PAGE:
The Council of Supply Chain Management defines logistics management as:

“…that part of supply chain management that plans, implements and controls the efficient, effective forward and reverse flow and storage of goods, services and related information between the point of origin and the point of consumption in order to meet customers’ requirements.”

By looking at The Council of Supply Chain Management’s definition, logistics management is described as the act of streamlining the shipment and storage of goods or services in the most efficient and accurate manner. Given the complexity of logistics paired with supply chain management, speed and accuracy can be exceptionally difficult to manage.

Current logistics procedures, being mainly paper-based, are prone to human error and a lack of communication, which in turn leads to confusion in the supply chain. This can cause a considerable slowdown when processing forms, ultimately resulting in prolonged shipping times.

The use of blockchain for logistics is thought by many to be the next step in increasing the efficiency of logistics management. The key component of blockchain technology, a distributed ledger with its ability to perform actions autonomously, makes it a valuable tool for increasing logistics efficiency.   

The Problems of Current Logistics Procedures

Consider the extensive amount of data that goes into current logistics practices. Times, routes, shipping contents, fuel, warehouse contents, warehouse size, etc. — it is a never-ending list of information, which only becomes more convoluted as goods move throughout the supply chain.

As businesses expand into the global market, this data expands even further. This requires logistic managers to manage multiple supply chains, a task which seems practically impossible to conduct if it’s paper-based.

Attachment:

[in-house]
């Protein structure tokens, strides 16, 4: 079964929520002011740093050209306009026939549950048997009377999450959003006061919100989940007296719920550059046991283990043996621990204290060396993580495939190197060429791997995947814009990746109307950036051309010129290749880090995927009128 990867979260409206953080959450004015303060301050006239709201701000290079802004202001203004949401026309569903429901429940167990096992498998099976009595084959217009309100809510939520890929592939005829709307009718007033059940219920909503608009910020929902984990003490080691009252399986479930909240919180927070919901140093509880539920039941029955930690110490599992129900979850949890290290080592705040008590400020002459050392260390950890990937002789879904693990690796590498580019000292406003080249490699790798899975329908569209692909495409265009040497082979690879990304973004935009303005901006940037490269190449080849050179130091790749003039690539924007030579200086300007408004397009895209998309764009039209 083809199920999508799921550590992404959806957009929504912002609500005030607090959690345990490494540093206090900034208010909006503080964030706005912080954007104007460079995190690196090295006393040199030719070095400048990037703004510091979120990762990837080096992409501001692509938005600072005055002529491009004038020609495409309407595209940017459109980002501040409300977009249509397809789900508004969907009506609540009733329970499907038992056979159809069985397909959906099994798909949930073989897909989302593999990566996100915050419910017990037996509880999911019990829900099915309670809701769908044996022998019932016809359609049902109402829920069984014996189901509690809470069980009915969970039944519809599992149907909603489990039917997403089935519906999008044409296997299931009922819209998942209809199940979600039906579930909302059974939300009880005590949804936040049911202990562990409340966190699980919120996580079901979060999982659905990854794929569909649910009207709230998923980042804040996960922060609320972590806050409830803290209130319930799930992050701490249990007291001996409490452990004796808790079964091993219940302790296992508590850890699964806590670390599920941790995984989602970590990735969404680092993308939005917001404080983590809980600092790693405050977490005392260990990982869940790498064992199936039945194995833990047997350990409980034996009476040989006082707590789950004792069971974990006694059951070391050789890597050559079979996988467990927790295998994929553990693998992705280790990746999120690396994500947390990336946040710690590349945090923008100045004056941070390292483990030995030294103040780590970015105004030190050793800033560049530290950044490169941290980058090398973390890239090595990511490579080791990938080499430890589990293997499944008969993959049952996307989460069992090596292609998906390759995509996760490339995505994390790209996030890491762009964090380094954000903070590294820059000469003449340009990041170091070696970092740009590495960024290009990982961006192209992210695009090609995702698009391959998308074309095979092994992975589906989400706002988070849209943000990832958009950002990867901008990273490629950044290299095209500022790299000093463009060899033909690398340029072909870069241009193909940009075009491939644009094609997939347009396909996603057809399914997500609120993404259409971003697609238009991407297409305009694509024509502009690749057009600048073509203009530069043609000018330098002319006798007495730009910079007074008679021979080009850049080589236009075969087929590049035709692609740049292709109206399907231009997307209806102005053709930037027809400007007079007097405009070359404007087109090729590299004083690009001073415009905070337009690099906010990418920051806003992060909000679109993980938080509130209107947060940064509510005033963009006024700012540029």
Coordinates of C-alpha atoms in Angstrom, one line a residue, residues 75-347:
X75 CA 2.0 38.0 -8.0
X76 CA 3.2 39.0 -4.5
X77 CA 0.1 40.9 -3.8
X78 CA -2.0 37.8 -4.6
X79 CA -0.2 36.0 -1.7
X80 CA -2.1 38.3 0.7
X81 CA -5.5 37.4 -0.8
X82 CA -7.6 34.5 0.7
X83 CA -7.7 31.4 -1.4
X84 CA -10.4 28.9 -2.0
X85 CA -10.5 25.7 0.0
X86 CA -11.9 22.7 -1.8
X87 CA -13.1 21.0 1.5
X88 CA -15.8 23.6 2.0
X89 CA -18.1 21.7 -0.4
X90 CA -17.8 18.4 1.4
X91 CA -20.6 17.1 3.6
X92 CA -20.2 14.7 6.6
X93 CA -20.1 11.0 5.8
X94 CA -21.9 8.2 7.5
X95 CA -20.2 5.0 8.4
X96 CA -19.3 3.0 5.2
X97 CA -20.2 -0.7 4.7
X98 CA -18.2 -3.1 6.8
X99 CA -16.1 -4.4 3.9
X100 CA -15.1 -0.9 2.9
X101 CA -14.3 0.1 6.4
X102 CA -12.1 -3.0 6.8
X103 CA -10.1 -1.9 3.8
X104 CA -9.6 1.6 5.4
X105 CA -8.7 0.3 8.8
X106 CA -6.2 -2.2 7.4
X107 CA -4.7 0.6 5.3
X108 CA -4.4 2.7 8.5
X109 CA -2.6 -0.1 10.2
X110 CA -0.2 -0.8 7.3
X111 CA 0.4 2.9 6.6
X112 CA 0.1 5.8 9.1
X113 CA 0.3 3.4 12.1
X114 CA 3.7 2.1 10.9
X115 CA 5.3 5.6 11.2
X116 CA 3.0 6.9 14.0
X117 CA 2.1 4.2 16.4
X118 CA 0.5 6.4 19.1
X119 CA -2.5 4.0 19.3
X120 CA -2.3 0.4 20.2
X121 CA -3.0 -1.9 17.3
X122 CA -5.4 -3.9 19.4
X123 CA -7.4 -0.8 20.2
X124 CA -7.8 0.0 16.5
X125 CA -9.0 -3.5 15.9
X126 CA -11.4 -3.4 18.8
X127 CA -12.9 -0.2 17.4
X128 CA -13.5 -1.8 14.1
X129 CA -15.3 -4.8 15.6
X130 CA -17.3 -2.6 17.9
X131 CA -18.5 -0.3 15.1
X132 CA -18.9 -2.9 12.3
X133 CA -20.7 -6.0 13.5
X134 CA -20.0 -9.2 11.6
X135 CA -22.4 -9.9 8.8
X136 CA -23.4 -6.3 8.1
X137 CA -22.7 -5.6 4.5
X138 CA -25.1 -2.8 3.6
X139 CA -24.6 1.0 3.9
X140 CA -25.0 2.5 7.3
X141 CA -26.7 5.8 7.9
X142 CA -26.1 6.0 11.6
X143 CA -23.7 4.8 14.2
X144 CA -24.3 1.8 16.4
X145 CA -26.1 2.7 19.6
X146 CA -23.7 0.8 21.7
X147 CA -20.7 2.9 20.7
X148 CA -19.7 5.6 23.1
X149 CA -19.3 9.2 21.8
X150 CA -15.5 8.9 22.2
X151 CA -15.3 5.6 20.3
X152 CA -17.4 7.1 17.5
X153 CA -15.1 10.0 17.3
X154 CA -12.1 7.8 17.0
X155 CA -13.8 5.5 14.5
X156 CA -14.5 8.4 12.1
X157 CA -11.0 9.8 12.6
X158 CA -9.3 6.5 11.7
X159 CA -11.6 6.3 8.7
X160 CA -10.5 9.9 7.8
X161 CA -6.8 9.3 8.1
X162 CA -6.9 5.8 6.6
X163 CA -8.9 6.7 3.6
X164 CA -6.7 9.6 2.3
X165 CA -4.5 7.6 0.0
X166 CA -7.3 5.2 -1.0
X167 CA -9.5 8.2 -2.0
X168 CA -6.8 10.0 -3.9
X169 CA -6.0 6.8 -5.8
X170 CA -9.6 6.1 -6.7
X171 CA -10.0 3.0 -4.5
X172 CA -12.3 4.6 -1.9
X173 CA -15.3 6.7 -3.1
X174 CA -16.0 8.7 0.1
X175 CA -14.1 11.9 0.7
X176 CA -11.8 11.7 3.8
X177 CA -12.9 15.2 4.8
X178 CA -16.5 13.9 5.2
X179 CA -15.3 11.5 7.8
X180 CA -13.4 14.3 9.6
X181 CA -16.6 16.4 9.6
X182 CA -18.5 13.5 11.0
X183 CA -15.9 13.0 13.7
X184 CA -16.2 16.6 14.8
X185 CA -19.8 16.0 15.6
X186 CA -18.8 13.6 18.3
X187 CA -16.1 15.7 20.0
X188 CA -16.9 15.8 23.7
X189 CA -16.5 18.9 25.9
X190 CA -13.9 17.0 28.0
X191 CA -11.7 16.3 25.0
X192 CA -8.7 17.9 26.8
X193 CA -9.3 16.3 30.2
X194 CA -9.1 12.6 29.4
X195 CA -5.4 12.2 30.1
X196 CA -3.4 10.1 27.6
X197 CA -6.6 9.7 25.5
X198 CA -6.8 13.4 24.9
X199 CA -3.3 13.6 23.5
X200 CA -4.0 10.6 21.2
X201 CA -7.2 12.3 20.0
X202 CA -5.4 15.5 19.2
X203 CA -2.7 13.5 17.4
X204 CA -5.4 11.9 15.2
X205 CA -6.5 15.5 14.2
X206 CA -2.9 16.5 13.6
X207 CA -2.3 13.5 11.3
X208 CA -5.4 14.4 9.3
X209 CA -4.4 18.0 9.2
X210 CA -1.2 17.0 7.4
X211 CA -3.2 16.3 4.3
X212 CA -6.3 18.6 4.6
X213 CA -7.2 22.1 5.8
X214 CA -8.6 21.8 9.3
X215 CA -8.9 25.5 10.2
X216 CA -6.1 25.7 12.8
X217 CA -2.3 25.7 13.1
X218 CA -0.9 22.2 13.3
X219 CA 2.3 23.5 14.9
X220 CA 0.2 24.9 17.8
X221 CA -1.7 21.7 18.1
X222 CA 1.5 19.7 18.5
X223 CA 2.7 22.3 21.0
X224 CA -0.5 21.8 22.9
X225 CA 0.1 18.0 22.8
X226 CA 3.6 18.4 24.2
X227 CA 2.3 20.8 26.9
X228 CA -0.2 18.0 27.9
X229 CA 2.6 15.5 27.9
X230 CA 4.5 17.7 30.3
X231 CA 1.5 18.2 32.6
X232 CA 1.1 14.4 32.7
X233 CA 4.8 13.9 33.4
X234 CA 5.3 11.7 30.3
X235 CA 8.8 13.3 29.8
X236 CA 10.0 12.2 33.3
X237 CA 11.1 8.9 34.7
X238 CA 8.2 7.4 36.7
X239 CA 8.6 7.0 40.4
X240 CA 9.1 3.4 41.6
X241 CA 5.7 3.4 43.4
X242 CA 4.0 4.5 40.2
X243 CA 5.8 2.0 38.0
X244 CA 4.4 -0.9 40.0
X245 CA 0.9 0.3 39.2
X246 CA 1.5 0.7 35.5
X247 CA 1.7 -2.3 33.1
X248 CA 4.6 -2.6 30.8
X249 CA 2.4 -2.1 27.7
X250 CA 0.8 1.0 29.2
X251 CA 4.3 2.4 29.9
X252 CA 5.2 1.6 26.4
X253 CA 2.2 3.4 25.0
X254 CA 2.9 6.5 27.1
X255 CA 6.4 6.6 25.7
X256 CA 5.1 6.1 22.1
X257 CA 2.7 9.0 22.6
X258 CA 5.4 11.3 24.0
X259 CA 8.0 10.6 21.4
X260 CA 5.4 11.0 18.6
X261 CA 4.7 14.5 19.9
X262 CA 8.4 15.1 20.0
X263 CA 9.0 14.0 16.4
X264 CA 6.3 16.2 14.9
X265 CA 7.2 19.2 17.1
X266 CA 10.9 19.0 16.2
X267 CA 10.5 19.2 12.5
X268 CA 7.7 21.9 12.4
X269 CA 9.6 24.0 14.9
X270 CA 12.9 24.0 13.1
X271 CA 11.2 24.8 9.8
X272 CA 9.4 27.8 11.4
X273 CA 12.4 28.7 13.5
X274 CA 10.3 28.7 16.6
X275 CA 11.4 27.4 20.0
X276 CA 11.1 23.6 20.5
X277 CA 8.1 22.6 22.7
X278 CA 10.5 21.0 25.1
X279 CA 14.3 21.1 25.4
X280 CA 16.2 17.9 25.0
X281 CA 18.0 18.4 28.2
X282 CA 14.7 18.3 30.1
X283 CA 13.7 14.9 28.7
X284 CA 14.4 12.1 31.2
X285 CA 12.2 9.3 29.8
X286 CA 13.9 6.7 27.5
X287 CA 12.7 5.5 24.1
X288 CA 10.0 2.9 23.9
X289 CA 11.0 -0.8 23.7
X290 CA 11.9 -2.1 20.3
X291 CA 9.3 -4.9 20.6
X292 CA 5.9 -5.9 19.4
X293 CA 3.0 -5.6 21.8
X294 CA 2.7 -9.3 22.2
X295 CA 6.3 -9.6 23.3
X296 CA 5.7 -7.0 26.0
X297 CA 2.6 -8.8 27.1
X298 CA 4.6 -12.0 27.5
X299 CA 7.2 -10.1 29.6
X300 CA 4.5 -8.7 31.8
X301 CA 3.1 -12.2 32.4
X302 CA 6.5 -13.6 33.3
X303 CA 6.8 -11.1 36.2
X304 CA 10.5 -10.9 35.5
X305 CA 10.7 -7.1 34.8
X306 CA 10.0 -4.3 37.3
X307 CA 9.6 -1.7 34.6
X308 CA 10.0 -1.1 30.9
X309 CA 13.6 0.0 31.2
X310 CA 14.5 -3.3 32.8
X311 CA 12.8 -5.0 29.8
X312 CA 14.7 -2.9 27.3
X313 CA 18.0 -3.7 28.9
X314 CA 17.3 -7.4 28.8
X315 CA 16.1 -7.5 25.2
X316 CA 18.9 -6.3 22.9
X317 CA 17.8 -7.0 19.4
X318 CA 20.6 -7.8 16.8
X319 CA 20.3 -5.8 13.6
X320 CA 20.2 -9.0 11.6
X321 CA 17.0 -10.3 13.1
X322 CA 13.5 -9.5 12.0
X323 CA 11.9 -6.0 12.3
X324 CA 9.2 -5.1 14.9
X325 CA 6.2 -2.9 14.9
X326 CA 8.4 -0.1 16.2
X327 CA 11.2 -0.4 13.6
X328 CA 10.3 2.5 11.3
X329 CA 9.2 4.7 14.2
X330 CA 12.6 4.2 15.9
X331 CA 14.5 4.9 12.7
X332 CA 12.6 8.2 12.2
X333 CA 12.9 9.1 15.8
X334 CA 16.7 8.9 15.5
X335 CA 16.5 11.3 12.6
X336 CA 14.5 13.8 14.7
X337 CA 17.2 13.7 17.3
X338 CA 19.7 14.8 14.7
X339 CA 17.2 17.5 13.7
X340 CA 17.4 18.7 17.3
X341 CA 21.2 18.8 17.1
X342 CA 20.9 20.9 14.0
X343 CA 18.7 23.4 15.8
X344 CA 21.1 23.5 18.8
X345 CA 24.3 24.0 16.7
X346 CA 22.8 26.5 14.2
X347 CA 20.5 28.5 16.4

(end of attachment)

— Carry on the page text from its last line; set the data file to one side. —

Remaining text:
And it does not stop there. If the differing regulations between regions are brought in to the mix, the difficulty of managing logistics increases even further. According to a report released by the consulting firm PwC,

“Customer expectations are increasing greatly. Both individuals and businesses expect to get goods faster, more flexibly, and — in the case of consumers — at low or no delivery cost.”

In order to fulfil this duty, logistics management is in need of a complete overhaul.  Utilizing blockchain for logistics may be the appropriate solution.

Why Blockchain?

Blockchain technology began as a platform on which cryptocurrencies function. Utilizing a set of complex algorithms, it provides the security required to transfer digital assets in an anonymous manner while keeping a log of all transactions conducted.

Although developed as the basis for bitcoin, blockchain technology and its use of an immutable distributed ledger, is beginning to find adoption throughout various sectors.

  • By using a distributed ledger, all members of a blockchain have access to the same information.
  • Additional information (or blocks) can be added and original information altered only with the consensus of the majority of a blockchain’s members.
  • Using the same methods utilized for the protection of cryptocurrencies, blockchain is extremely secure. It uses a variety of complex algorithms to encrypt information shared between parties.
  • Blockchains can handle extensive amounts of data while ensuring legitimacy and security.
  • Through the use of smart contracts, actions can be performed autonomously when certain conditions are met.

It is for these reasons that blockchain technology is being researched by multiple organizations such as IBM, Oracle, Alibaba, Amazon, Facebook, various banking institutions, and many other businesses hoping that it will enhance the efficiency of their logistics and supply chain management.

How Blockchain Improves Logistics Efficiency

As the global economy continues to grow, paper-based modes of logistics management will eventually become too complex to manage. These methods are prone to human error and require a substantial amount of paper, resulting in exorbitant costs. Paper-based transactions can also require a substantial amount of time to process, resulting in delays.

By utilizing blockchain, logistics can be easily simplified by sharing a distributed ledger between points of the supply chain: